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Hoffmann, R. A wiki for the life sciences where authorship matters. Nature Genetics (2008)

The gene transcription factor cyclic AMP-responsive element binding protein: role in positive and negative affective states of alcohol addiction.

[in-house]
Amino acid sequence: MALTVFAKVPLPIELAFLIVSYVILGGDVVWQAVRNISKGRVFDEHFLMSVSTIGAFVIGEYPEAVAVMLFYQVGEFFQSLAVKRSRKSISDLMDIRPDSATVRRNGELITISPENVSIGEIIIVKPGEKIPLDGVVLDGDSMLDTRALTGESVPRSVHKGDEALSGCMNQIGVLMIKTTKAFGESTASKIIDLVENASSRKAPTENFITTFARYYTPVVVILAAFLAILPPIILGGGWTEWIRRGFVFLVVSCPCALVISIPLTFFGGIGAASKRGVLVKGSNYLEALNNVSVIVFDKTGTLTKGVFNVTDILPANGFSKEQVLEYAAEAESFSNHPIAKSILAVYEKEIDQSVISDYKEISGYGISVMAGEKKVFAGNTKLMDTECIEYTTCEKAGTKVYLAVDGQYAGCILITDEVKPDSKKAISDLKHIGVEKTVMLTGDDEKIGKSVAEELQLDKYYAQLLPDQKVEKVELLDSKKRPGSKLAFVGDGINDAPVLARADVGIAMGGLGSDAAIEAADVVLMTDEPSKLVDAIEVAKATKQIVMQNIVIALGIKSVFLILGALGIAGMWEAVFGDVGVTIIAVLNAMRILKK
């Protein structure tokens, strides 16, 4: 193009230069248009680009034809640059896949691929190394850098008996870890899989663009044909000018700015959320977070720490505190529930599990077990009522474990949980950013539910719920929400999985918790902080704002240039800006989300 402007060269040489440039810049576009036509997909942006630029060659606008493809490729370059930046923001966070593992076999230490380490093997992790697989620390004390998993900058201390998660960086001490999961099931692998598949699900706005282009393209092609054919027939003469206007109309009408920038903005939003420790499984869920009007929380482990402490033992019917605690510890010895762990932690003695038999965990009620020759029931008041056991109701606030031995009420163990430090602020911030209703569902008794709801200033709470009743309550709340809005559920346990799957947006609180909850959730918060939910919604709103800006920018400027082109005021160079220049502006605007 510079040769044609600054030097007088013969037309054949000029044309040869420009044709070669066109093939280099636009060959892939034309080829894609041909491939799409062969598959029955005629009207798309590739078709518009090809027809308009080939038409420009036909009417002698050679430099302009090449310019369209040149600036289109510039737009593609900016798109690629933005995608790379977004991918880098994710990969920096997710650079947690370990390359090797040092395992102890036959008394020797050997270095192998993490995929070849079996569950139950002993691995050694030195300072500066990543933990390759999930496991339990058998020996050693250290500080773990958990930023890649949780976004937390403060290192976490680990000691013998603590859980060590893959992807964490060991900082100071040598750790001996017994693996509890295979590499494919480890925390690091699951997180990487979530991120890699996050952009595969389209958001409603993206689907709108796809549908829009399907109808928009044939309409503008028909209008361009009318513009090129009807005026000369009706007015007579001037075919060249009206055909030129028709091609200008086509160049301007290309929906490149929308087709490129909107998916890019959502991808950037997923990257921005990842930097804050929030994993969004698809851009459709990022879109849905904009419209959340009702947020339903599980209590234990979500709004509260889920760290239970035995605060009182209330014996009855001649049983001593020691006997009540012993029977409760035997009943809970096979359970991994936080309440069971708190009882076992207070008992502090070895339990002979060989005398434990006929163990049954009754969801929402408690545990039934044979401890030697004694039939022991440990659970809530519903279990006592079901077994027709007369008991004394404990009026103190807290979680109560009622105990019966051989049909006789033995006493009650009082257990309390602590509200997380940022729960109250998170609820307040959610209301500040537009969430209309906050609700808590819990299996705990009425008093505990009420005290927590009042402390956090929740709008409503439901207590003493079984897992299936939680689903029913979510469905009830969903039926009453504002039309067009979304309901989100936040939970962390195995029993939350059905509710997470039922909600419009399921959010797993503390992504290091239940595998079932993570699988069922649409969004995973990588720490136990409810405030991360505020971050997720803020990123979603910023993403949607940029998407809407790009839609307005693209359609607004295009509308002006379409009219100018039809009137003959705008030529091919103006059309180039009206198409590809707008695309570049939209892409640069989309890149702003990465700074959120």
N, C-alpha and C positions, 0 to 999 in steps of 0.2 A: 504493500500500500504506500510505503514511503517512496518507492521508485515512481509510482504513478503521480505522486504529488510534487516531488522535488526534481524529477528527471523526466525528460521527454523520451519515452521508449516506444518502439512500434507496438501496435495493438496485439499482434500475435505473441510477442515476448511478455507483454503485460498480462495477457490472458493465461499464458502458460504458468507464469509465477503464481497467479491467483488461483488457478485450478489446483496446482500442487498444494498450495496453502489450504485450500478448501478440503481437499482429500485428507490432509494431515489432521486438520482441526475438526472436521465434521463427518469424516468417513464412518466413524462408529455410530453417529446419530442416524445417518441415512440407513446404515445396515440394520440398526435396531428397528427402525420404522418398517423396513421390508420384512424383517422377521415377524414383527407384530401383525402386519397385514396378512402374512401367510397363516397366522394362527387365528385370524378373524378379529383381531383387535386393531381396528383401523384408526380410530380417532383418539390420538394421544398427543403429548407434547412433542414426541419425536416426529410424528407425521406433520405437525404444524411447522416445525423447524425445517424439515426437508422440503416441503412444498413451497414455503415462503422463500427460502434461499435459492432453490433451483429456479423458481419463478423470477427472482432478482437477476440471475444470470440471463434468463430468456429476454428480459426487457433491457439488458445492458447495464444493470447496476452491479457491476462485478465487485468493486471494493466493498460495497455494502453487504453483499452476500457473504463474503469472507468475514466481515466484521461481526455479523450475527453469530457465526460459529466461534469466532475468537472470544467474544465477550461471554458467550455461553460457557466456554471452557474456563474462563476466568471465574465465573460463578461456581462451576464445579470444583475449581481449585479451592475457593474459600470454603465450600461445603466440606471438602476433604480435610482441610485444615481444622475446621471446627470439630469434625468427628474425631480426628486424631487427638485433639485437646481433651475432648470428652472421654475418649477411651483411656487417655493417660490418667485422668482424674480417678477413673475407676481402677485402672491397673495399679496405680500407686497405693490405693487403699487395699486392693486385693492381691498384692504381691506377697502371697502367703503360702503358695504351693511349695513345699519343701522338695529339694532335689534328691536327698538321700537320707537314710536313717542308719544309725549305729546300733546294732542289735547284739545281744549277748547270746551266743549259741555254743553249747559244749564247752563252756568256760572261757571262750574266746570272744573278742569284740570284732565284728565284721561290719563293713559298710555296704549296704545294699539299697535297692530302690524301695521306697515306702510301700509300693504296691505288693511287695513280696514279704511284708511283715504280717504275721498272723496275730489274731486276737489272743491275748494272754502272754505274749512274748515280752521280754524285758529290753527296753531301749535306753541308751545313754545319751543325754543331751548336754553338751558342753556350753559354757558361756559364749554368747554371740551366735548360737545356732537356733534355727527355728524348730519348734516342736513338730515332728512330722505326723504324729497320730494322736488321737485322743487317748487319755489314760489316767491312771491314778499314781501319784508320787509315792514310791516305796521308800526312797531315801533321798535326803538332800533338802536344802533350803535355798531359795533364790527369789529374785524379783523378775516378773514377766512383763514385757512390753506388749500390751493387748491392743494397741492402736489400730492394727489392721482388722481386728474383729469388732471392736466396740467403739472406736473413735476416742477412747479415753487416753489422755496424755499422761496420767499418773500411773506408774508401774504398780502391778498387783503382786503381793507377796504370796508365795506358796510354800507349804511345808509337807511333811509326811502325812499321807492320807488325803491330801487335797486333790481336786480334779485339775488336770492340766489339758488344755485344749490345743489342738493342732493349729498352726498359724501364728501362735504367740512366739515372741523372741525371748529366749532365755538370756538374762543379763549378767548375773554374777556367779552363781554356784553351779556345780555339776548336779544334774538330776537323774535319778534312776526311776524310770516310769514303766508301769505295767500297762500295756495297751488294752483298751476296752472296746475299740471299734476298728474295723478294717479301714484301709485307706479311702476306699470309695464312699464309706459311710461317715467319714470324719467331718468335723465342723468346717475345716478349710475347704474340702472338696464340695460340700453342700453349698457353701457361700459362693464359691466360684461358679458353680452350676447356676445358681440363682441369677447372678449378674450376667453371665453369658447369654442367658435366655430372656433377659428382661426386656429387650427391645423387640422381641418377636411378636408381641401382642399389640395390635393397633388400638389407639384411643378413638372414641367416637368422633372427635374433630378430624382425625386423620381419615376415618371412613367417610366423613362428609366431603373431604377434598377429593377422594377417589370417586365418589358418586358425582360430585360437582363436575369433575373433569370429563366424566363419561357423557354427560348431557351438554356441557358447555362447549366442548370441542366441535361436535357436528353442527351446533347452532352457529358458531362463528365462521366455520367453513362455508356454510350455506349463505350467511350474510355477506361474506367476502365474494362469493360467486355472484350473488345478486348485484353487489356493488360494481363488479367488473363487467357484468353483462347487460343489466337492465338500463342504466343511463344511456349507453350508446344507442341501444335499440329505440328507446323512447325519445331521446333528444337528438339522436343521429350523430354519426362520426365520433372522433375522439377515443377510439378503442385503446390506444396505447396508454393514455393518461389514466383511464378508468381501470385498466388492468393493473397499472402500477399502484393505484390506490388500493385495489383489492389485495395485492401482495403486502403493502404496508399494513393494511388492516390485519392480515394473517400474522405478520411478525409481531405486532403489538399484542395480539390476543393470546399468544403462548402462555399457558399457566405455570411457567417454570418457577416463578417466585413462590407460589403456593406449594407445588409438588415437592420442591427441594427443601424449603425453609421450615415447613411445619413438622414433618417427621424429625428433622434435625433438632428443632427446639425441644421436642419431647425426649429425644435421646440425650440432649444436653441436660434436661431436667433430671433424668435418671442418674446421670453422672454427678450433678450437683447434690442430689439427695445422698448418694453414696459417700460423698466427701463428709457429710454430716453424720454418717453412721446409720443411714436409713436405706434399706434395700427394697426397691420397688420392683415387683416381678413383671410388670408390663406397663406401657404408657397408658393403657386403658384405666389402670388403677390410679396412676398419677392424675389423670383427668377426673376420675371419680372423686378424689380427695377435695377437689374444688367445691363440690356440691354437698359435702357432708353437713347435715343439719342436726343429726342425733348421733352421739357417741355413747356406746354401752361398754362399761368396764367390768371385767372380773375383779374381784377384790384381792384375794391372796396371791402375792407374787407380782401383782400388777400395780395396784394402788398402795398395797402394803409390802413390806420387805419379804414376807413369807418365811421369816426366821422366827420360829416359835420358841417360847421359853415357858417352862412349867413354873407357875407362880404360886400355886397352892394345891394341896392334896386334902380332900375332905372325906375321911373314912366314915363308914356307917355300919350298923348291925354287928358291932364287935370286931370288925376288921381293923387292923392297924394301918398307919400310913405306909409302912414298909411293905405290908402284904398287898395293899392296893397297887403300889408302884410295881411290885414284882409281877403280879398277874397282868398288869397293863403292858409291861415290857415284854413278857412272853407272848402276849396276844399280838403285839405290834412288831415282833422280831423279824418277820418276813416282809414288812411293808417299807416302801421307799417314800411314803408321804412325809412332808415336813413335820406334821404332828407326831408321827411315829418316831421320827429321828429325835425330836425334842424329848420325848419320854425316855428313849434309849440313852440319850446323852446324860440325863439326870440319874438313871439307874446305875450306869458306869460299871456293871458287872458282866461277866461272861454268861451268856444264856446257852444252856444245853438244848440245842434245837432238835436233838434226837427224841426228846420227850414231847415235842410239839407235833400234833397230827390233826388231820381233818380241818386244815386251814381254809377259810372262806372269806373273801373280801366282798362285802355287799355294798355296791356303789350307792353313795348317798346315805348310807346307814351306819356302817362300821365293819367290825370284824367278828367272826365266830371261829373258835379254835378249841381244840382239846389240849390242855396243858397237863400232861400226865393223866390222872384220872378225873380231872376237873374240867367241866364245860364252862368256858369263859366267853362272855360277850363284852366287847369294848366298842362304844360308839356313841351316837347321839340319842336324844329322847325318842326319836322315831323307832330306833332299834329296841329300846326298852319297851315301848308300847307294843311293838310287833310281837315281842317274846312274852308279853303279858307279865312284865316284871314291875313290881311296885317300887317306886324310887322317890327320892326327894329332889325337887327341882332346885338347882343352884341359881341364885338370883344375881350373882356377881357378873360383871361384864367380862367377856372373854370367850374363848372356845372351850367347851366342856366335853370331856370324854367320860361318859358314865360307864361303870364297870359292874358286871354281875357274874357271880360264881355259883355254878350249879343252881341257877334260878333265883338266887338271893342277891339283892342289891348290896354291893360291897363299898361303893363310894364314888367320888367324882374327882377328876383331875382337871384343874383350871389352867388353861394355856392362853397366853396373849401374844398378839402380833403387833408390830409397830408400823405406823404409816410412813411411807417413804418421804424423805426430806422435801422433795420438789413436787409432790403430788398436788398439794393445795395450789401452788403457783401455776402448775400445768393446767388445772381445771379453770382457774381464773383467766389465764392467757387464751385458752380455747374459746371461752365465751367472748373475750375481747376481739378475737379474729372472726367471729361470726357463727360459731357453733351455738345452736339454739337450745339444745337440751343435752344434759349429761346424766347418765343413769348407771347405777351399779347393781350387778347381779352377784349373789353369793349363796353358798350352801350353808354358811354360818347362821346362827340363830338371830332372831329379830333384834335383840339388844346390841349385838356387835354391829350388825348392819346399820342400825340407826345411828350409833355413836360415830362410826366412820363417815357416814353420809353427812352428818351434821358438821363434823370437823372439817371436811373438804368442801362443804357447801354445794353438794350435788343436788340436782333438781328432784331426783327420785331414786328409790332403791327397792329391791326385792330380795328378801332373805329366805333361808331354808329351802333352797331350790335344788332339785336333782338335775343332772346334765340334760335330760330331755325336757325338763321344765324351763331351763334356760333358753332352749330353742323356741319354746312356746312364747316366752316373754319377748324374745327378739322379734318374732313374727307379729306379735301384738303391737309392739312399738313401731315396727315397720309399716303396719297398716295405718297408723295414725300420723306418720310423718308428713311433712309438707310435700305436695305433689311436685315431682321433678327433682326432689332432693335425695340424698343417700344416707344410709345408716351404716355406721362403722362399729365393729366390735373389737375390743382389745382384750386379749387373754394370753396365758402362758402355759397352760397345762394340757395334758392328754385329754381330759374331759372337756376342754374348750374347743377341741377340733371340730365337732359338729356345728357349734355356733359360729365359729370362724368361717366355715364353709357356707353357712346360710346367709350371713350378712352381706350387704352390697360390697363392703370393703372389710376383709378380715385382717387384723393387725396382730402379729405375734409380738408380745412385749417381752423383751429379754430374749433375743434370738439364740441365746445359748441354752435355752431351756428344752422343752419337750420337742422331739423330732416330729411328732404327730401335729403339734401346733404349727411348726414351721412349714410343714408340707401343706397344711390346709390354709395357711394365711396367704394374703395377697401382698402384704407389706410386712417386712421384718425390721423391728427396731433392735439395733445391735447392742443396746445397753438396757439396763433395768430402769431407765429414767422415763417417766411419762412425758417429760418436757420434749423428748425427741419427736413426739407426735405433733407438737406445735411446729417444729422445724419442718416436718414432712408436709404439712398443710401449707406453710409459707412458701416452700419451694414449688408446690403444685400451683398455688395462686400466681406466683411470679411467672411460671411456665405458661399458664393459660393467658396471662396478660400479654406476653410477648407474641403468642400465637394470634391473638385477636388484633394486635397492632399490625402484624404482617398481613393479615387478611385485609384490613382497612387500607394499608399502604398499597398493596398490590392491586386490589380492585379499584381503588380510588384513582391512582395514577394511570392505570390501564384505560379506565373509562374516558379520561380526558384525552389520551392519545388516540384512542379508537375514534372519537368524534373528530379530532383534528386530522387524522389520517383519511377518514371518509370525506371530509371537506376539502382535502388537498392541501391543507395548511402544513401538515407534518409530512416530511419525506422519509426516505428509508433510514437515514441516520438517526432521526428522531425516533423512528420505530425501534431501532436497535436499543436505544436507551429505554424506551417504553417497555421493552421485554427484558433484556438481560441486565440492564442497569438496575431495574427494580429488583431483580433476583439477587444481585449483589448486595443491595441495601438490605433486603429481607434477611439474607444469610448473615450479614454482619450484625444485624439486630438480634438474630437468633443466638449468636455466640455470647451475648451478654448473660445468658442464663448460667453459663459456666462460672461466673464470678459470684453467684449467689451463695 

The gene transcription factor cyclic adenosine monophosphate (cAMP)-responsive element binding (CREB) protein is a nuclear protein that regulates synaptic plasticity via modulating the expression of several (cAMP)-inducible genes. Alcohol addiction is a complex psychiatric disorder and is characterized by a compulsive and uncontrolled pattern of alcohol drinking by an individual in spite of the adverse consequences of its abuse. Ethanol produces both euphoric (reward and reinforcing) and dysphoric (negative withdrawal reactions) effects and these are most likely involved in the initiation and maintenance of alcohol use and abuse. Several neurotransmitter systems in the brain might be involved in the effects of alcohol but the exact molecular mechanisms of both the positive and negative affective states of alcohol abuse are still unclear. Recent research in molecular neurosciences using animal models have identified the role of extended amygdaloid (shell structures of nucleus accumbens [NAc] and central and medial amygdaloid nuclei) CREB signaling in positive and negative affective states of alcohol drinking behaviors. This review article highlights the current findings on the role of nucleus accumbal and amygdaloid CREB signaling in behavioral consequences of alcohol use and abuse.[1]


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